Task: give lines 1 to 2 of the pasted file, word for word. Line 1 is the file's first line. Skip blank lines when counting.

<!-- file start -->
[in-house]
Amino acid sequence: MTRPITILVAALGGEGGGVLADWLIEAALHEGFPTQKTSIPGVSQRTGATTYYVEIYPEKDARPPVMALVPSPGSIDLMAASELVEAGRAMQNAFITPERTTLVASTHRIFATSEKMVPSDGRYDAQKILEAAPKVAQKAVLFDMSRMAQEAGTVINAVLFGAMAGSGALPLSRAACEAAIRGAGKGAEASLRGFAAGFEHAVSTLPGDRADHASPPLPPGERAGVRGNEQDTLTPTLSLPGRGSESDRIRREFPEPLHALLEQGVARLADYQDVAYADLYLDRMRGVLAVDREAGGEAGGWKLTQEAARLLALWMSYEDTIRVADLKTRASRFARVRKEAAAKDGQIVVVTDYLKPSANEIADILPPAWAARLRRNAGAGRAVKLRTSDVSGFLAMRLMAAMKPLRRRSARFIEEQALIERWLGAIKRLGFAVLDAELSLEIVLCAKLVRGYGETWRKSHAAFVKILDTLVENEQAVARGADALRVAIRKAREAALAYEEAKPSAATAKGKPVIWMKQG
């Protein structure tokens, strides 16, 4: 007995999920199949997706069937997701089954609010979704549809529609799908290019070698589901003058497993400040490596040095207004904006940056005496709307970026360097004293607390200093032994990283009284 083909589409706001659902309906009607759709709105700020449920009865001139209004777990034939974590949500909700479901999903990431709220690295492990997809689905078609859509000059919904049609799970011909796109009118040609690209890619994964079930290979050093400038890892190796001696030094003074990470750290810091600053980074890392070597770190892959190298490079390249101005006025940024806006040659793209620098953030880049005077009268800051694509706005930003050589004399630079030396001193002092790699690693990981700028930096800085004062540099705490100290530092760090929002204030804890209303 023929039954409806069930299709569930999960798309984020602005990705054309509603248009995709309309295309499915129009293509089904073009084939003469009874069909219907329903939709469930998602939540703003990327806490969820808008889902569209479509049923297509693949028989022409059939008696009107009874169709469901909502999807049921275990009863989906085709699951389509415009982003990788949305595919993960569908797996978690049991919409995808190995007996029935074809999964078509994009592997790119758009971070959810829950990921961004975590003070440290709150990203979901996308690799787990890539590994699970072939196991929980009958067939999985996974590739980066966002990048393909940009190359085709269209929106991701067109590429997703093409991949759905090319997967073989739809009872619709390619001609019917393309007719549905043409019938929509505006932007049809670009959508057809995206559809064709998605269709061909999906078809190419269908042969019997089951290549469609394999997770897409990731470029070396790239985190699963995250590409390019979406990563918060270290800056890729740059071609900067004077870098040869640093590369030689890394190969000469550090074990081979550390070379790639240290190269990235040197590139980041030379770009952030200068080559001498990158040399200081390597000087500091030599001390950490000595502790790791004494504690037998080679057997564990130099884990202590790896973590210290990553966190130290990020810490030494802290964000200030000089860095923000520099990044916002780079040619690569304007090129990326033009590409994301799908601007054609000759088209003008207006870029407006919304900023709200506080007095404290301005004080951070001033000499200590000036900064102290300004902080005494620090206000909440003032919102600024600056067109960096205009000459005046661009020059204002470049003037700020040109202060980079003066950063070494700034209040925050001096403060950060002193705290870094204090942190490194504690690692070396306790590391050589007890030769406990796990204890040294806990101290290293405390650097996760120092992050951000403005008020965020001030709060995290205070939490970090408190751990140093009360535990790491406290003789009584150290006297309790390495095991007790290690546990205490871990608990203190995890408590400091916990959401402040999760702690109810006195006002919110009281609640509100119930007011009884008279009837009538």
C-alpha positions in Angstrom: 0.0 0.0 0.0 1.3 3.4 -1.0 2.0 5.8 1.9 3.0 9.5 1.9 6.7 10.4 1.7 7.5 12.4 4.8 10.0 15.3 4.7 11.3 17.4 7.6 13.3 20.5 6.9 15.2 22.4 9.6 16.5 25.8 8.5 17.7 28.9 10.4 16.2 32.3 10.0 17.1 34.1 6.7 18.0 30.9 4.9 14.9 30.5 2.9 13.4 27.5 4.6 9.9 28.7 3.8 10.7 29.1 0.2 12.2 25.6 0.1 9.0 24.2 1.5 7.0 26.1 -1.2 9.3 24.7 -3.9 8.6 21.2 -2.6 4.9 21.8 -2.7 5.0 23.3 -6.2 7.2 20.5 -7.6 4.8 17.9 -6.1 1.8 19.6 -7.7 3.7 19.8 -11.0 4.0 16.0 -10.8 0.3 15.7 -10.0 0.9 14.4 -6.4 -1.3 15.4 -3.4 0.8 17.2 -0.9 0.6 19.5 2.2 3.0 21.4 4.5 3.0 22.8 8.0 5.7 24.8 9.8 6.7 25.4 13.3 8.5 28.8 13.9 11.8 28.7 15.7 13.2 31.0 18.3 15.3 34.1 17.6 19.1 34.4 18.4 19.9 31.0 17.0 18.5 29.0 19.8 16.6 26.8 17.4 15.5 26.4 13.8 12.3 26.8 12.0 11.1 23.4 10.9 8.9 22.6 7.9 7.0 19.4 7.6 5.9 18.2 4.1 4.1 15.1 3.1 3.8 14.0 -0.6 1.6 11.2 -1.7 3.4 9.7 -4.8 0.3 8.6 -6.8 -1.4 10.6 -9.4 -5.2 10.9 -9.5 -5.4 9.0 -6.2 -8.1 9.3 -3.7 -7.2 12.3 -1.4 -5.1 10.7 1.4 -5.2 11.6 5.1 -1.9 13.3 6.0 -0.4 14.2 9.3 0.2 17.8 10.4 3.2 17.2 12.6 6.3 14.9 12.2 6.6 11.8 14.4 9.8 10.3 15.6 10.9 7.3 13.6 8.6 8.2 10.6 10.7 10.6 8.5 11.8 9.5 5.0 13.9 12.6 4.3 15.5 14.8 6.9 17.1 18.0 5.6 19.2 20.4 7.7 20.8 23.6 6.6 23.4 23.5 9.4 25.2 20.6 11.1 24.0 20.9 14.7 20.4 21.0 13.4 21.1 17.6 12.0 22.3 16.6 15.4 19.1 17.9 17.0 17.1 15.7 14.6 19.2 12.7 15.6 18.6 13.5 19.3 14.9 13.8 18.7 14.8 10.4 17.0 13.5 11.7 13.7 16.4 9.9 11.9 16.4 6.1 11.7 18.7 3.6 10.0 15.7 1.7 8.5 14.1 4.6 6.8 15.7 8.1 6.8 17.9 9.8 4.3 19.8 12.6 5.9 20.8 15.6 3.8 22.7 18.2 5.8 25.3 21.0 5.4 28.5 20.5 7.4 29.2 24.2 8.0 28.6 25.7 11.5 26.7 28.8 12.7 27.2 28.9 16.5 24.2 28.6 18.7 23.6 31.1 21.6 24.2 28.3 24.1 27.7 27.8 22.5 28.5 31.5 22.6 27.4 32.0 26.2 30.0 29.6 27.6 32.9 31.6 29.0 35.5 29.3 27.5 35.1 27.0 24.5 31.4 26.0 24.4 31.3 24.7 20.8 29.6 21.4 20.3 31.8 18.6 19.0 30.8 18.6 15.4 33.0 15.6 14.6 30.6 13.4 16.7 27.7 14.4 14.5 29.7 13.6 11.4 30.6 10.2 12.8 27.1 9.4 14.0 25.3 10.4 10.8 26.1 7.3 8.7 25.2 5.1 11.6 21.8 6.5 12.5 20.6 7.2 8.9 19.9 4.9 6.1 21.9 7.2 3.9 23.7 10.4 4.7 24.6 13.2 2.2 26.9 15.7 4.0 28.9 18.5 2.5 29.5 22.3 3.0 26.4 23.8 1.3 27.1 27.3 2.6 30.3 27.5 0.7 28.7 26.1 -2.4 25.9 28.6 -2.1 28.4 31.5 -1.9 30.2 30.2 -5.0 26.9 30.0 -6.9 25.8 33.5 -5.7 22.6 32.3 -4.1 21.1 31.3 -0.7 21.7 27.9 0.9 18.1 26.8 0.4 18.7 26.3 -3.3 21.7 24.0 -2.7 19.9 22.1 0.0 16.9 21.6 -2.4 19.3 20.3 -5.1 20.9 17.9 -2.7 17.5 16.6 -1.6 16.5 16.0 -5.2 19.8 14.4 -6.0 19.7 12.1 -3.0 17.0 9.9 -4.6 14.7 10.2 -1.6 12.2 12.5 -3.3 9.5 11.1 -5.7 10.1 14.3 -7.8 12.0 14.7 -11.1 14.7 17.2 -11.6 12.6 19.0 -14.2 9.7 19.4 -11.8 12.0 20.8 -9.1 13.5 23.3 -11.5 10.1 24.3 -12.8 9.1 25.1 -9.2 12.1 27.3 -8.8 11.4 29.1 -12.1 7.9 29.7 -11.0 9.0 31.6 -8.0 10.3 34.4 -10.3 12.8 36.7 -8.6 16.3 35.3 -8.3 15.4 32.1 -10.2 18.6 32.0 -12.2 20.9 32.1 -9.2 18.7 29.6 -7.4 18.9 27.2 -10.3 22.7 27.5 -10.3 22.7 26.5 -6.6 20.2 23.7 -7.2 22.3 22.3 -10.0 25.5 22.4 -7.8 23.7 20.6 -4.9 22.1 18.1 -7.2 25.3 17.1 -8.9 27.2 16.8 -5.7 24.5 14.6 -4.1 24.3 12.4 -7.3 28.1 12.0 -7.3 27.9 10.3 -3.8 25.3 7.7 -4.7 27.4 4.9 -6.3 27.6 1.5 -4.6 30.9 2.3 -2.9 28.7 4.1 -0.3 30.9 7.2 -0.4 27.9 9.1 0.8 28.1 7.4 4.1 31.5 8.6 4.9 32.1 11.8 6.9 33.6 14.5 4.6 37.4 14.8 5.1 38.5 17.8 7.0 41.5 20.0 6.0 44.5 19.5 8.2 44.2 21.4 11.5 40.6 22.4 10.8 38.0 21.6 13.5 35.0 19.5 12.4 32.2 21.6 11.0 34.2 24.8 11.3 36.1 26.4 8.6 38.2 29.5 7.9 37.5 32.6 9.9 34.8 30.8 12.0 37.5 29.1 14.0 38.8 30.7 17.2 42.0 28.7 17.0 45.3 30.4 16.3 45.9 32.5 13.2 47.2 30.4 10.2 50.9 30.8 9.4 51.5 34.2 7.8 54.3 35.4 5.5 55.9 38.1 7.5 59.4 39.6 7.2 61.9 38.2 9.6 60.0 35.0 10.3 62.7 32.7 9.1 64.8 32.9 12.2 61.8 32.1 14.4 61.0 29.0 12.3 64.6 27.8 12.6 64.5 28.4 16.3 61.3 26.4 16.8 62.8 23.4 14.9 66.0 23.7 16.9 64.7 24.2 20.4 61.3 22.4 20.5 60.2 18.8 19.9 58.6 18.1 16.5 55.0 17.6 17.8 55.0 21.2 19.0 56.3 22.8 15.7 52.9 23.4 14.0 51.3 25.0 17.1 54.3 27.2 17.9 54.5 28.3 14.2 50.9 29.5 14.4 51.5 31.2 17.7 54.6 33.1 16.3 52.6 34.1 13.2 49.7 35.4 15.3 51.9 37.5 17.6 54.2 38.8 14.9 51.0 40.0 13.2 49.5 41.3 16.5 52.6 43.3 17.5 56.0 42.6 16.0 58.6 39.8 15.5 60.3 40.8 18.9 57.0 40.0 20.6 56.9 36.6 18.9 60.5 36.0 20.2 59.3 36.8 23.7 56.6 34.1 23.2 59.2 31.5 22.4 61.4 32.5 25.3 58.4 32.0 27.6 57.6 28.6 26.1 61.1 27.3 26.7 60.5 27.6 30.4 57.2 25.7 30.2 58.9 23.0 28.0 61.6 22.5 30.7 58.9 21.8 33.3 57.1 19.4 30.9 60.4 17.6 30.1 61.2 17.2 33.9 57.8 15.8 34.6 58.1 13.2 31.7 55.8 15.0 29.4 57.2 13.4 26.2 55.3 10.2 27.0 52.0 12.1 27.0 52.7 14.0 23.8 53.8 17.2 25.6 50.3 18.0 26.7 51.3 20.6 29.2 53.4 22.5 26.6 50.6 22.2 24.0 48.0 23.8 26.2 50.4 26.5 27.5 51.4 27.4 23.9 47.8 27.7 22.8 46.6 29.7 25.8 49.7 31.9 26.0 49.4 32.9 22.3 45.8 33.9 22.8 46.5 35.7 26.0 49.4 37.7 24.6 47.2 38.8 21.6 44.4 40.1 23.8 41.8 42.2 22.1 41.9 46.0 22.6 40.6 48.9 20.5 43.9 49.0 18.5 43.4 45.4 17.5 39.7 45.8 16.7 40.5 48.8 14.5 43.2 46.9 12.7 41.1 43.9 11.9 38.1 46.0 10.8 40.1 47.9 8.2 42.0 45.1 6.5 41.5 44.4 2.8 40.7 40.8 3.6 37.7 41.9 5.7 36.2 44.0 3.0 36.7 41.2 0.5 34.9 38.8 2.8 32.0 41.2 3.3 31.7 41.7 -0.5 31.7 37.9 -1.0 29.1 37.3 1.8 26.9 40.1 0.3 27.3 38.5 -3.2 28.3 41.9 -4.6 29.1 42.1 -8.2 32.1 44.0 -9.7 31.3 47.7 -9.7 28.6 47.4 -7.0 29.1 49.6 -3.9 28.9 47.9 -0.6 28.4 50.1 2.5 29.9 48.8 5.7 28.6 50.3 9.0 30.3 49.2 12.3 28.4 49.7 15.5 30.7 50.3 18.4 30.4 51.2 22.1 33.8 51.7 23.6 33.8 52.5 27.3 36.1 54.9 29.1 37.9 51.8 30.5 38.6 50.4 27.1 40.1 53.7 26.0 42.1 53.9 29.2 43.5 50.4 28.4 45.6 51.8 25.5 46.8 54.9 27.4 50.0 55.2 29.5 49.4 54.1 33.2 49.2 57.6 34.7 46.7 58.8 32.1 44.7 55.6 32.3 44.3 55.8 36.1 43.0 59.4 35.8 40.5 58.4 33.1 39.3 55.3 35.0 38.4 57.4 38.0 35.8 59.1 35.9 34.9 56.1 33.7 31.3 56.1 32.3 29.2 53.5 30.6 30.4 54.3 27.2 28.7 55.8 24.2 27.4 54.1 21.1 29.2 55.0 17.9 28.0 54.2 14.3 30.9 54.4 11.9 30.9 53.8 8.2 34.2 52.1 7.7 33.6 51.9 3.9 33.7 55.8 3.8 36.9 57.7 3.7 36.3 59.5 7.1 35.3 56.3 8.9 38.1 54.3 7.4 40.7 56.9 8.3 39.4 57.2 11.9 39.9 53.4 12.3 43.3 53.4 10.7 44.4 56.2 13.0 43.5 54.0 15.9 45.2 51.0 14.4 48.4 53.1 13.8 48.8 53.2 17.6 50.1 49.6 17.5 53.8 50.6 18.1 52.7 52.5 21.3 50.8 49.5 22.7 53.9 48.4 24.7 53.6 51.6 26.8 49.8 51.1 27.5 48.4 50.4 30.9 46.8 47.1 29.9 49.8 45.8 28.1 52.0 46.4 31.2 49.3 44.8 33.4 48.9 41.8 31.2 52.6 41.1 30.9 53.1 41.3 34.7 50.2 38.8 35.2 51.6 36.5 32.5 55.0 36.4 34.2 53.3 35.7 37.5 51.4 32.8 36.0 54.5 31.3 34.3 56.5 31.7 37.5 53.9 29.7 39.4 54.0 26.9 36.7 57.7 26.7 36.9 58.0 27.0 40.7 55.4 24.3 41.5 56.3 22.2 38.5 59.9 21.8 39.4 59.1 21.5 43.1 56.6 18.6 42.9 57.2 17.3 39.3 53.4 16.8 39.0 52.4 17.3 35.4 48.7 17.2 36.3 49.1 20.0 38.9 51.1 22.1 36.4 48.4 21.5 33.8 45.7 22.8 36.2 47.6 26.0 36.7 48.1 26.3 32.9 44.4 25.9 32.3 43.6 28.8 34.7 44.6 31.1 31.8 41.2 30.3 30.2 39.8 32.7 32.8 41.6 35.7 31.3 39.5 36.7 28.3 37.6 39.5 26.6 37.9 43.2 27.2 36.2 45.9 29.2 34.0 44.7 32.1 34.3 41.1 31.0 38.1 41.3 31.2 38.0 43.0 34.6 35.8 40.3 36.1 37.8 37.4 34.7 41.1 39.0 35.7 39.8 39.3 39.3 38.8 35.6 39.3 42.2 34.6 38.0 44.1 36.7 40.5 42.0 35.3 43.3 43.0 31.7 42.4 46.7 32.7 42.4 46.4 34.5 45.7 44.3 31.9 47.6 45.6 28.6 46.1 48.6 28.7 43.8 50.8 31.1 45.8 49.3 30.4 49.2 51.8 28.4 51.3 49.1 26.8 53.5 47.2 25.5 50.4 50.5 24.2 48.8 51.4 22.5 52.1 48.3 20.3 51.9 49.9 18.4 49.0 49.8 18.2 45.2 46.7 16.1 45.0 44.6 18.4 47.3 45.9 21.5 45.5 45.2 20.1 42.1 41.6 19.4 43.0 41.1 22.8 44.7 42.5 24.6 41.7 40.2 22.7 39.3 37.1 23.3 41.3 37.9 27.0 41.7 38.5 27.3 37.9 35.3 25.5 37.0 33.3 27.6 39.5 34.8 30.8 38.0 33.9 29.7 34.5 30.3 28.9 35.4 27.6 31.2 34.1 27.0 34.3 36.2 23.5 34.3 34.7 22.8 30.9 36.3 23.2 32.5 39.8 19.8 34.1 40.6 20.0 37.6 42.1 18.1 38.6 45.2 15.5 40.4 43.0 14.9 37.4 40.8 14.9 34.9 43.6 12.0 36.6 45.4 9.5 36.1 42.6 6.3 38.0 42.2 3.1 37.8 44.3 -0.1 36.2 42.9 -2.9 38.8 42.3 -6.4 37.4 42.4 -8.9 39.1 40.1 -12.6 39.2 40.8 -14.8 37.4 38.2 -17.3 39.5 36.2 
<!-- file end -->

[in-house]
Amino acid sequence: MTRPITILVAALGGEGGGVLADWLIEAALHEGFPTQKTSIPGVSQRTGATTYYVEIYPEKDARPPVMALVPSPGSIDLMAASELVEAGRAMQNAFITPERTTLVASTHRIFATSEKMVPSDGRYDAQKILEAAPKVAQKAVLFDMSRMAQEAGTVINAVLFGAMAGSGALPLSRAACEAAIRGAGKGAEASLRGFAAGFEHAVSTLPGDRADHASPPLPPGERAGVRGNEQDTLTPTLSLPGRGSESDRIRREFPEPLHALLEQGVARLADYQDVAYADLYLDRMRGVLAVDREAGGEAGGWKLTQEAARLLALWMSYEDTIRVADLKTRASRFARVRKEAAAKDGQIVVVTDYLKPSANEIADILPPAWAARLRRNAGAGRAVKLRTSDVSGFLAMRLMAAMKPLRRRSARFIEEQALIERWLGAIKRLGFAVLDAELSLEIVLCAKLVRGYGETWRKSHAAFVKILDTLVENEQAVARGADALRVAIRKAREAALAYEEAKPSAATAKGKPVIWMKQG